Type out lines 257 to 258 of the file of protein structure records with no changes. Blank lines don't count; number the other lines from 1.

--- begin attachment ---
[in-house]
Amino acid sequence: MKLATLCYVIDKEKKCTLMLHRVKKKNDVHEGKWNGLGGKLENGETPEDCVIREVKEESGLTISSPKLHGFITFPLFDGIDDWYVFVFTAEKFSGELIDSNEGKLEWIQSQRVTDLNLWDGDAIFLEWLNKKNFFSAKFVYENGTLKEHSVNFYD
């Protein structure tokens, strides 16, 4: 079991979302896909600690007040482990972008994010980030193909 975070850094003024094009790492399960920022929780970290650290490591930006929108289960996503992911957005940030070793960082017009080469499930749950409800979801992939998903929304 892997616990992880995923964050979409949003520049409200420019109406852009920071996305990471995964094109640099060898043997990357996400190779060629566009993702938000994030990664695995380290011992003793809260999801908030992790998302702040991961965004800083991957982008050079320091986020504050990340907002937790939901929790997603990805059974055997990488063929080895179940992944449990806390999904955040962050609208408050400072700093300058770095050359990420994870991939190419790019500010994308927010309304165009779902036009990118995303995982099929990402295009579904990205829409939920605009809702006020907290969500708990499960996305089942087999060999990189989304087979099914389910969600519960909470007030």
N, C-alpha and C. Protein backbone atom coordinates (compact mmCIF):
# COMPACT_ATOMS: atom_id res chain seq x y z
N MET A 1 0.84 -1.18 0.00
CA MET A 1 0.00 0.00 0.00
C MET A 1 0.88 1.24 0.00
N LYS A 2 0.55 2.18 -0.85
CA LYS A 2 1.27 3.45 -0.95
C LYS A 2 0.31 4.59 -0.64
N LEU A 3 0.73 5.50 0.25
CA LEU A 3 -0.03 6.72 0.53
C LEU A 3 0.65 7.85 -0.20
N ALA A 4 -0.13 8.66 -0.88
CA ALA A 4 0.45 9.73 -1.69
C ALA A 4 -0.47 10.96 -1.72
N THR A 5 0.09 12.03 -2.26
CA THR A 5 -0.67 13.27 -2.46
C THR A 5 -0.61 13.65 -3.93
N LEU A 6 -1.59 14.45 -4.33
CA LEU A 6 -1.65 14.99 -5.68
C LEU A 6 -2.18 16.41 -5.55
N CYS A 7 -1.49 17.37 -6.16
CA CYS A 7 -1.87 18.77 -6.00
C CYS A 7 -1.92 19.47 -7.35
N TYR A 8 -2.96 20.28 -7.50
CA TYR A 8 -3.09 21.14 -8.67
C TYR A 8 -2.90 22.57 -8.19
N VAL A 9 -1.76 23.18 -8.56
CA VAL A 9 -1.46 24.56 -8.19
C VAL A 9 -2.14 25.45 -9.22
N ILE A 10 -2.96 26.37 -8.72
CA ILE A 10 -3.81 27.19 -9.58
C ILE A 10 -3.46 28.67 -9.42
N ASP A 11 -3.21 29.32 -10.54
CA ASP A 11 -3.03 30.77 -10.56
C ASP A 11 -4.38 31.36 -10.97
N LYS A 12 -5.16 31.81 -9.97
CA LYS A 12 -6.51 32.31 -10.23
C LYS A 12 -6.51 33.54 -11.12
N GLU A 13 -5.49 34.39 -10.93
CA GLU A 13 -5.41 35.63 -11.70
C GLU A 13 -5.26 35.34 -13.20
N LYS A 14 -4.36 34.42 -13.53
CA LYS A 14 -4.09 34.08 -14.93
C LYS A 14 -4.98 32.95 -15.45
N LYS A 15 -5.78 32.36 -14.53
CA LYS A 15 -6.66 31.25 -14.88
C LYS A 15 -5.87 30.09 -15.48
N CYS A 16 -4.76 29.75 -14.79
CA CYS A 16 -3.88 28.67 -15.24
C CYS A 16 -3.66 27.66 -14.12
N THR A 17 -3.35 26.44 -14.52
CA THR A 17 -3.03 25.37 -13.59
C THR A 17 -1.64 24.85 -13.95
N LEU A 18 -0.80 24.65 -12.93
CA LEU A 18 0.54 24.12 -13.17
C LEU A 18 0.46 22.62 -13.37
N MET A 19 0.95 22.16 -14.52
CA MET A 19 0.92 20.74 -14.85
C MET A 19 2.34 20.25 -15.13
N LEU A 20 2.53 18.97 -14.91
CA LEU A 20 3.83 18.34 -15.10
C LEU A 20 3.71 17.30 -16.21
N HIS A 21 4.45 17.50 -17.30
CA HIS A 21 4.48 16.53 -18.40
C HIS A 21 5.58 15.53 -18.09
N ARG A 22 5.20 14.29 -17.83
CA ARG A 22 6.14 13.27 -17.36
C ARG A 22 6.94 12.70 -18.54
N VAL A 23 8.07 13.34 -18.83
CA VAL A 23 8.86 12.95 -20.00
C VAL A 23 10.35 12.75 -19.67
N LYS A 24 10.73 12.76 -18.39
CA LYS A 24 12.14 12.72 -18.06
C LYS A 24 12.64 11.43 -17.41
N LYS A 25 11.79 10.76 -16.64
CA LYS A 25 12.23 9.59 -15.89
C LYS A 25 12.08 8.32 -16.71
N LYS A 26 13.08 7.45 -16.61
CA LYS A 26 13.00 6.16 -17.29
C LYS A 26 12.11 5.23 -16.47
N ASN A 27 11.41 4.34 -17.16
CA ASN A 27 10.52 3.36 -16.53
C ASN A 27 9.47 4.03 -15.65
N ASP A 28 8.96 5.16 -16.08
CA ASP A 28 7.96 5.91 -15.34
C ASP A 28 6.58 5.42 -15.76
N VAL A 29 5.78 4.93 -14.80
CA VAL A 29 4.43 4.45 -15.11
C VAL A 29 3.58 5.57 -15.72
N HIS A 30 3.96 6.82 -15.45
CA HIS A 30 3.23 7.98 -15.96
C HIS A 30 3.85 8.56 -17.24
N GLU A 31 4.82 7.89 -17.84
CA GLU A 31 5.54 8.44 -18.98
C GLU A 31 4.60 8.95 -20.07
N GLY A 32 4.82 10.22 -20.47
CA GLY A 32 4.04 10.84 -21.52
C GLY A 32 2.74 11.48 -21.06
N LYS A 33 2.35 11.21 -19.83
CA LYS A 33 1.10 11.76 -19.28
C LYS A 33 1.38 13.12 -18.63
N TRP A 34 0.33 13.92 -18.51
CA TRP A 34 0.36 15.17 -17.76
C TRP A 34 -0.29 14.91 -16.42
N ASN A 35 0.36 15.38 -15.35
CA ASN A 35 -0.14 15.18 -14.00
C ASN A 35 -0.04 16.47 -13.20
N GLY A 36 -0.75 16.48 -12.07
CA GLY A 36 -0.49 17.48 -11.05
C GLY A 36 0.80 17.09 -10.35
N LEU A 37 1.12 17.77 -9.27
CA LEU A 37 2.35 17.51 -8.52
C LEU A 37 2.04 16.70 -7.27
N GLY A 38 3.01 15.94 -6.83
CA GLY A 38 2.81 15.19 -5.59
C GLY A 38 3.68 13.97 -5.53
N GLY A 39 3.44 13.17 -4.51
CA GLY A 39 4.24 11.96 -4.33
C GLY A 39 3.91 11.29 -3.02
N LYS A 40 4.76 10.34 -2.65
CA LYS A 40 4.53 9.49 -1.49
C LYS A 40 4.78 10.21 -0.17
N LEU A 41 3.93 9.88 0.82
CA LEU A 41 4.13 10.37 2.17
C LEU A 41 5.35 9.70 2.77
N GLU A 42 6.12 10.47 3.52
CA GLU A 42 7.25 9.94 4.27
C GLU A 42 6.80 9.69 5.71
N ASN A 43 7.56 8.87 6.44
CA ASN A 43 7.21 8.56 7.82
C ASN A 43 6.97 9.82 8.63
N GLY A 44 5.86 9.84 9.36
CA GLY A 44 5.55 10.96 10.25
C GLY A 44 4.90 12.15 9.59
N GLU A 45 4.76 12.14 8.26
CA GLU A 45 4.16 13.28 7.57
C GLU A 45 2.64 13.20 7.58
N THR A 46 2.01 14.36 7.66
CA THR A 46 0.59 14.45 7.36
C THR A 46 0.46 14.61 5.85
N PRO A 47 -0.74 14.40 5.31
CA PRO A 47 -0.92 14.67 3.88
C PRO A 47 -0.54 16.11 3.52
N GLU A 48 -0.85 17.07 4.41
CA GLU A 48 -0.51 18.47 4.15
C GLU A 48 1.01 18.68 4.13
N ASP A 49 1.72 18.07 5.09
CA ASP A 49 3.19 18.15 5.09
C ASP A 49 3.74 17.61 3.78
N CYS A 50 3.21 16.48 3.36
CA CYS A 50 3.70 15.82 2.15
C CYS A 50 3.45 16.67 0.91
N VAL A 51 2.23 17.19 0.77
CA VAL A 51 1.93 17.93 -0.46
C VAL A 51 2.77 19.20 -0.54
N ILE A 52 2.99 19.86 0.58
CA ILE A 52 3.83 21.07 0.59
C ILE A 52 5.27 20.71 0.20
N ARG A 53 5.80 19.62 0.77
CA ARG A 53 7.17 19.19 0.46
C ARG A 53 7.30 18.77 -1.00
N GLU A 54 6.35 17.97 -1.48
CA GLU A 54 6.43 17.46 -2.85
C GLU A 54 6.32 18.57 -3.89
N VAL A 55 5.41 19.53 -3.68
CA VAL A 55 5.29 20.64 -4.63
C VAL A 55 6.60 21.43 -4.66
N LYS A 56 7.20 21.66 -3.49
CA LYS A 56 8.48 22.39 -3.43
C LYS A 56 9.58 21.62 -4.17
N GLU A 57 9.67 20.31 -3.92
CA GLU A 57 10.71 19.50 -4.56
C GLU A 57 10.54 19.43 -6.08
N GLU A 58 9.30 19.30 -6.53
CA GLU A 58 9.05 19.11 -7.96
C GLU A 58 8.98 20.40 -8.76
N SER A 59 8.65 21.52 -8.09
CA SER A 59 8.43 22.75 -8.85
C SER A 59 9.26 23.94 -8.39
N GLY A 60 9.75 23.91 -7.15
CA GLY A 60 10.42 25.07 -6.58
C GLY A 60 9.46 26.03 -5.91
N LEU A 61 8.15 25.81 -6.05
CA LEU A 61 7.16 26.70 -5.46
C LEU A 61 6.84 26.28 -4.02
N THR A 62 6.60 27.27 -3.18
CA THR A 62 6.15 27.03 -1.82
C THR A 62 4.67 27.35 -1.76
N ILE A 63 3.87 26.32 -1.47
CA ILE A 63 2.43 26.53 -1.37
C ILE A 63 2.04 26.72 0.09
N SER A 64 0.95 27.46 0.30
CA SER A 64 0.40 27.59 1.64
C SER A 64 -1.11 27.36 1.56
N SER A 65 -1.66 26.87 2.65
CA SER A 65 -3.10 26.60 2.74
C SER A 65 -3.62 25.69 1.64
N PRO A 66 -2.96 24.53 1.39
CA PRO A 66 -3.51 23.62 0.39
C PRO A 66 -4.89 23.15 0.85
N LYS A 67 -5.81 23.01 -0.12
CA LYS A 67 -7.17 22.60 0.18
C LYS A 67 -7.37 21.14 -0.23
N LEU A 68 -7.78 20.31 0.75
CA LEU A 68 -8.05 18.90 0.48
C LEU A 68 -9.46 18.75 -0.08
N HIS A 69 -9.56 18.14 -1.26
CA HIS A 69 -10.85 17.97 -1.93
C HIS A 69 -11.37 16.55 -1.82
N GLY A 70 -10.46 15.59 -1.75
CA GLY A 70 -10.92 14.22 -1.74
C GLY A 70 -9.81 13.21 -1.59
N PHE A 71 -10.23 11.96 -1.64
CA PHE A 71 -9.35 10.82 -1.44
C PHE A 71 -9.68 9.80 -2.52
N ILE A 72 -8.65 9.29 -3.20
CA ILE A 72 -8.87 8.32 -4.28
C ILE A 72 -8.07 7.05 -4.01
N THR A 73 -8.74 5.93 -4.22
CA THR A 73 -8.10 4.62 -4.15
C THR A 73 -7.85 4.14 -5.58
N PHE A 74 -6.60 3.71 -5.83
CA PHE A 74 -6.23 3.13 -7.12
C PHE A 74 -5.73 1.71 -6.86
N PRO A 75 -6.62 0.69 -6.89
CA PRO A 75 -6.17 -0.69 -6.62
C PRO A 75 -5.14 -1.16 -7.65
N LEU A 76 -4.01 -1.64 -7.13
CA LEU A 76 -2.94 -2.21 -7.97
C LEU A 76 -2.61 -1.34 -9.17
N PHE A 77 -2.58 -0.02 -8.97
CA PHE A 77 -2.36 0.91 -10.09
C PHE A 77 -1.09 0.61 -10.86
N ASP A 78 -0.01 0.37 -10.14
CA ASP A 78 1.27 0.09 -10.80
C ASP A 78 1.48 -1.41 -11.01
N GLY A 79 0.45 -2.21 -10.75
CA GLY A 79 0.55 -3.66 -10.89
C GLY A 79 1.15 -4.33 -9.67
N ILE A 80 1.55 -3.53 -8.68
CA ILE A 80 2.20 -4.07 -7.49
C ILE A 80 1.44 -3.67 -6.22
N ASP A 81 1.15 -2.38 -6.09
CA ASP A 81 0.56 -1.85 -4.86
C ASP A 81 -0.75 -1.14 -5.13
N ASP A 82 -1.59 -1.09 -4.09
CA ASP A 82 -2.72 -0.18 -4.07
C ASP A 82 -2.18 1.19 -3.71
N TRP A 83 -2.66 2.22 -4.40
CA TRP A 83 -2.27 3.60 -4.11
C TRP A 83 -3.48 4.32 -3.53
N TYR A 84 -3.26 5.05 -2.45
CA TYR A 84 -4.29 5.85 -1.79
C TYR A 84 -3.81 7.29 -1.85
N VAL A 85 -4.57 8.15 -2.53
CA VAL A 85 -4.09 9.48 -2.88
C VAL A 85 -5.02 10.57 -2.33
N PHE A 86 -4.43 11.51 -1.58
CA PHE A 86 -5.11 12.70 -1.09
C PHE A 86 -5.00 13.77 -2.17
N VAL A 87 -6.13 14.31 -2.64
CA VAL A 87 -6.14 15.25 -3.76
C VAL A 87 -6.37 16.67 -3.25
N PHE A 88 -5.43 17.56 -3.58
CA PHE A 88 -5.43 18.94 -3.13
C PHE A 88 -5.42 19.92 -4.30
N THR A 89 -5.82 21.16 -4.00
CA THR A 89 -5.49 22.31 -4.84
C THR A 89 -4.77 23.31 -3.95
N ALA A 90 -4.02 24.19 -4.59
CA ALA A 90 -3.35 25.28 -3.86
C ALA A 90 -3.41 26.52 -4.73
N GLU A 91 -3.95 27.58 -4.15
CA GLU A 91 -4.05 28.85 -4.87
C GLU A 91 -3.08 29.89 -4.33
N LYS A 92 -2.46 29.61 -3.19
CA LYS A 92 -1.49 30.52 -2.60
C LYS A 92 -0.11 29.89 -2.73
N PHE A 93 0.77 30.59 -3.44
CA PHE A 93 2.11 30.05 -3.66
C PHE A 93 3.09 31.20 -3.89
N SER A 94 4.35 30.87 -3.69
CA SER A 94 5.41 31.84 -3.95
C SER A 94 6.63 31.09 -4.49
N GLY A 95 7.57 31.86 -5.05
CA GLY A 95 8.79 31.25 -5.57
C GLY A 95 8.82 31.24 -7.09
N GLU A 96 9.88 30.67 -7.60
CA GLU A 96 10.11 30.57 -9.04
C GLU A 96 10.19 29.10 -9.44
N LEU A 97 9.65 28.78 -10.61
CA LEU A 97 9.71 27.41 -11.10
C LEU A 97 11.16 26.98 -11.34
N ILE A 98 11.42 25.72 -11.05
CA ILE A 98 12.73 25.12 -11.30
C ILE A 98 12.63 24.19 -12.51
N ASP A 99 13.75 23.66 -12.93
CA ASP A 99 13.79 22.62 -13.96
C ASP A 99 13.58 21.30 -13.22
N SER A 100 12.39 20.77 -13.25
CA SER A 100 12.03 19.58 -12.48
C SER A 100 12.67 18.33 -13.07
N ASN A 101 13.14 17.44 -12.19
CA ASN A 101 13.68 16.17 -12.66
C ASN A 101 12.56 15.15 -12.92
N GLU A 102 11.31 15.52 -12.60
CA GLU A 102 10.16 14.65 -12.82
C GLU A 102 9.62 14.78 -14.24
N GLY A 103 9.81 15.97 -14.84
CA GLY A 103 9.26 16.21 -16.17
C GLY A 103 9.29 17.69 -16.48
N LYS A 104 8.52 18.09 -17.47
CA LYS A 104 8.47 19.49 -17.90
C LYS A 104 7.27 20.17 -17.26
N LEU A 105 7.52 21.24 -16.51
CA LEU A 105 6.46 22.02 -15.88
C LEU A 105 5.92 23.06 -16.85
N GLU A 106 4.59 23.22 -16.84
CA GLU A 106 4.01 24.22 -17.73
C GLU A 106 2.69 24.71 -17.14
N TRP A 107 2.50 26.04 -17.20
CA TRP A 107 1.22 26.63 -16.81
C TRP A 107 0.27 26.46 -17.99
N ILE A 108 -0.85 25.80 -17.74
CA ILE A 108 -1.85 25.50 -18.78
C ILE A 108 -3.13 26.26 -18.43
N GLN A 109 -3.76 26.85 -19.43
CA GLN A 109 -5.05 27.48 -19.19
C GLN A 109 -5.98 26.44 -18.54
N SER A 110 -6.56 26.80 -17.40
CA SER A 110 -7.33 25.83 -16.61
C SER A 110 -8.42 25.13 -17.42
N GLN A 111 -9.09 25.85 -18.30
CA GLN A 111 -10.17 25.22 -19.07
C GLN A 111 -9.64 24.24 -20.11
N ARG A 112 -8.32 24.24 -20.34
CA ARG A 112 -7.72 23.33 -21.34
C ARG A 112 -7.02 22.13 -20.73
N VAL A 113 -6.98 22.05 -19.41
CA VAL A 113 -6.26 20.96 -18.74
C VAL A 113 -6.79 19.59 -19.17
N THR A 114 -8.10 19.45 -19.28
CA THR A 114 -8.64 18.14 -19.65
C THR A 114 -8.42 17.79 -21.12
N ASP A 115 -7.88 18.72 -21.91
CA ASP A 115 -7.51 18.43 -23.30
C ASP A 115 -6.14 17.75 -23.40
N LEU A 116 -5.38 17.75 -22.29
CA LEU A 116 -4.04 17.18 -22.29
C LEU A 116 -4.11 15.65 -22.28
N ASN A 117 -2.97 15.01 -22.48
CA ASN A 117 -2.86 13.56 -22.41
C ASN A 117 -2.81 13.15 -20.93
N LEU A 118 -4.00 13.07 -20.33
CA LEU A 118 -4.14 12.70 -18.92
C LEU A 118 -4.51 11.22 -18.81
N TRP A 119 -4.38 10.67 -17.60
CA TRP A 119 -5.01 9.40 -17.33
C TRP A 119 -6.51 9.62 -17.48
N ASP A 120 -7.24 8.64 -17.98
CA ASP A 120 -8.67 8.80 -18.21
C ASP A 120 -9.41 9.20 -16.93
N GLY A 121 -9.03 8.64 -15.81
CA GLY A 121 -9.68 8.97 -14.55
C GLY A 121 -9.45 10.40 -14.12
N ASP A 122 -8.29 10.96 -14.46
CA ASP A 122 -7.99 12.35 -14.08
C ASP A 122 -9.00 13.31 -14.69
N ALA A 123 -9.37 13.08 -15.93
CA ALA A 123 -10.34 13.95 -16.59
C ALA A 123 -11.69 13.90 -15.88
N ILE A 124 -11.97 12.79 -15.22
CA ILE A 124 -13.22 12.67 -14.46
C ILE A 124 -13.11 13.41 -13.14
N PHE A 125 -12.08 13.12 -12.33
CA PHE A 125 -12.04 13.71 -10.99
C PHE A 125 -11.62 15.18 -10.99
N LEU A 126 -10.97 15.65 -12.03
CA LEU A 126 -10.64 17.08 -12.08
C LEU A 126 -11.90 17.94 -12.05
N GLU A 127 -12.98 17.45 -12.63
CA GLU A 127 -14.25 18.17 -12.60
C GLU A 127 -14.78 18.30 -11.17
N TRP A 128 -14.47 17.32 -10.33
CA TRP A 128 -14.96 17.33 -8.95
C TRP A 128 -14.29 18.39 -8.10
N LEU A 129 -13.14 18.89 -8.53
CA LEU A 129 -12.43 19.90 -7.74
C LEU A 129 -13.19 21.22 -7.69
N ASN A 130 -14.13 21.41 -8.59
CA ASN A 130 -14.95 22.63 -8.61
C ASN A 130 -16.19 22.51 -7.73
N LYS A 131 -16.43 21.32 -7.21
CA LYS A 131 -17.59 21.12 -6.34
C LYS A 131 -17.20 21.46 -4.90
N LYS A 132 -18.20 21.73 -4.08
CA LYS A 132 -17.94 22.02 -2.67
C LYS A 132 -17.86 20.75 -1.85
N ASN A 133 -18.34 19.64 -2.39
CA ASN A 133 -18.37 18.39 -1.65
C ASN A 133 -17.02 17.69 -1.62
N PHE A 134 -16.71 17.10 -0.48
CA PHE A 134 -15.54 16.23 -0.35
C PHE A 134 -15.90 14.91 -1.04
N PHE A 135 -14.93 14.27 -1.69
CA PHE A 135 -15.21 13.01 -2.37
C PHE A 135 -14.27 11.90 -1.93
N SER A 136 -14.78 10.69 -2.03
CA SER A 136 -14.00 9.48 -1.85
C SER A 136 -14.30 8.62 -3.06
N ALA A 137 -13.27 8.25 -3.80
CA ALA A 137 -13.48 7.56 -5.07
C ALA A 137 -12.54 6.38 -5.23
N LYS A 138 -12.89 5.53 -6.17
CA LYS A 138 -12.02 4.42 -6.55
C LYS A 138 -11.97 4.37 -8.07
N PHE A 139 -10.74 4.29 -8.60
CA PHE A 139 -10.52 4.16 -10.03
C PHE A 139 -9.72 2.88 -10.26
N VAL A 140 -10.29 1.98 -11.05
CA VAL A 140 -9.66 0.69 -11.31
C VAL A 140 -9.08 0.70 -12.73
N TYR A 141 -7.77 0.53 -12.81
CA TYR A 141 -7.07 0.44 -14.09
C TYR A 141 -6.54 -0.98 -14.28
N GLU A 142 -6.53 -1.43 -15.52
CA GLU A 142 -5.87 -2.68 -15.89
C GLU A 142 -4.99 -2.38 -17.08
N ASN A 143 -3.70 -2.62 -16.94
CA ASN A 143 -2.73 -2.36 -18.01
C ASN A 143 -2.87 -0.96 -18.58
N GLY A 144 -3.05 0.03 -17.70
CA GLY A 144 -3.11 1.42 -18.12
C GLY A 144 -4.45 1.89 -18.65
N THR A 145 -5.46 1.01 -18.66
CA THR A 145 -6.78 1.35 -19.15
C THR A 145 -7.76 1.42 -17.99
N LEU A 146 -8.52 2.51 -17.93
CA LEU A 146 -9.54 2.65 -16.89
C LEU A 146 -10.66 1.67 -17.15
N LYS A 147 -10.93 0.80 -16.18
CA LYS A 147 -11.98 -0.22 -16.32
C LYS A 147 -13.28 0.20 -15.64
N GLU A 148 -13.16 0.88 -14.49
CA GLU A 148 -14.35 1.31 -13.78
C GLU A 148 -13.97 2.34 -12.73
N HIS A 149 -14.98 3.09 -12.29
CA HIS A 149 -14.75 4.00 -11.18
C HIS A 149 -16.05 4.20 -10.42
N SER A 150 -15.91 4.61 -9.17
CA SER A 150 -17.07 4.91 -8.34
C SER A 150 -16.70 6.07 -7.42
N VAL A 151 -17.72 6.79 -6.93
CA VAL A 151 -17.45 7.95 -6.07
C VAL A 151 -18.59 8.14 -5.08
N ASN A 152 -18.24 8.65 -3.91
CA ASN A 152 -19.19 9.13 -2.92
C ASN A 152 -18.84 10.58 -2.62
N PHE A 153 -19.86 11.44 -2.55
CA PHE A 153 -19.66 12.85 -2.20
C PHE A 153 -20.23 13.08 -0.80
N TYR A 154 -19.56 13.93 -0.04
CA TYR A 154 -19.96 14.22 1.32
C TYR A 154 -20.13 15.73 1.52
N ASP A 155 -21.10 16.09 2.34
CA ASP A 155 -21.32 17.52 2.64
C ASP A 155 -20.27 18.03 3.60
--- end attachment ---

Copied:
C TYR A 84 -3.81 7.29 -1.85
N VAL A 85 -4.57 8.15 -2.53